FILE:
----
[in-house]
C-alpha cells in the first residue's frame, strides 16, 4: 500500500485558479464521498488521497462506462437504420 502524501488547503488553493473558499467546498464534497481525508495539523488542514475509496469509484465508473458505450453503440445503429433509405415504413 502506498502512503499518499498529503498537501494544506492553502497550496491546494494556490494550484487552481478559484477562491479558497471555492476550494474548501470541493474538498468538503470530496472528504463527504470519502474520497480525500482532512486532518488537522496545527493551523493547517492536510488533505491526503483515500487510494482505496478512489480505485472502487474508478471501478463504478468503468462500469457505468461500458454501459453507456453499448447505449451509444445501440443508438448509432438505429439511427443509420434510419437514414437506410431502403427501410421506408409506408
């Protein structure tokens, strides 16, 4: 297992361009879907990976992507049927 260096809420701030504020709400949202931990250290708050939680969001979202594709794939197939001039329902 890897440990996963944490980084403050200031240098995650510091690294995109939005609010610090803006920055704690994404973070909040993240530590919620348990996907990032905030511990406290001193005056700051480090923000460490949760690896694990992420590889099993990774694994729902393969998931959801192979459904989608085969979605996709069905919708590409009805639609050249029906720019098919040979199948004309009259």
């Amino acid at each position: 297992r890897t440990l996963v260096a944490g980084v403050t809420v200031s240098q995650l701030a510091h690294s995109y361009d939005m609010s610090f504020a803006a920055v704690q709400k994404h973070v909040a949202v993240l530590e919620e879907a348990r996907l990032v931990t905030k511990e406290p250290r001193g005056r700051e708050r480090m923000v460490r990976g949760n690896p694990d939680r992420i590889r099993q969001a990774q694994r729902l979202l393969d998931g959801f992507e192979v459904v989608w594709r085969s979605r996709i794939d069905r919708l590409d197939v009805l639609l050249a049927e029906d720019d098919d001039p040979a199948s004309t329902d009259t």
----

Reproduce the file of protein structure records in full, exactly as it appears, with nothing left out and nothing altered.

[in-house]
C-alpha cells in the first residue's frame, strides 16, 4: 500500500485558479464521498488521497462506462437504420 502524501488547503488553493473558499467546498464534497481525508495539523488542514475509496469509484465508473458505450453503440445503429433509405415504413 502506498502512503499518499498529503498537501494544506492553502497550496491546494494556490494550484487552481478559484477562491479558497471555492476550494474548501470541493474538498468538503470530496472528504463527504470519502474520497480525500482532512486532518488537522496545527493551523493547517492536510488533505491526503483515500487510494482505496478512489480505485472502487474508478471501478463504478468503468462500469457505468461500458454501459453507456453499448447505449451509444445501440443508438448509432438505429439511427443509420434510419437514414437506410431502403427501410421506408409506408
């Protein structure tokens, strides 16, 4: 297992361009879907990976992507049927 260096809420701030504020709400949202931990250290708050939680969001979202594709794939197939001039329902 890897440990996963944490980084403050200031240098995650510091690294995109939005609010610090803006920055704690994404973070909040993240530590919620348990996907990032905030511990406290001193005056700051480090923000460490949760690896694990992420590889099993990774694994729902393969998931959801192979459904989608085969979605996709069905919708590409009805639609050249029906720019098919040979199948004309009259």
């Amino acid at each position: 297992r890897t440990l996963v260096a944490g980084v403050t809420v200031s240098q995650l701030a510091h690294s995109y361009d939005m609010s610090f504020a803006a920055v704690q709400k994404h973070v909040a949202v993240l530590e919620e879907a348990r996907l990032v931990t905030k511990e406290p250290r001193g005056r700051e708050r480090m923000v460490r990976g949760n690896p694990d939680r992420i590889r099993q969001a990774q694994r729902l979202l393969d998931g959801f992507e192979v459904v989608w594709r085969s979605r996709i794939d069905r919708l590409d197939v009805l639609l050249a049927e029906d720019d098919d001039p040979a199948s004309t329902d009259t």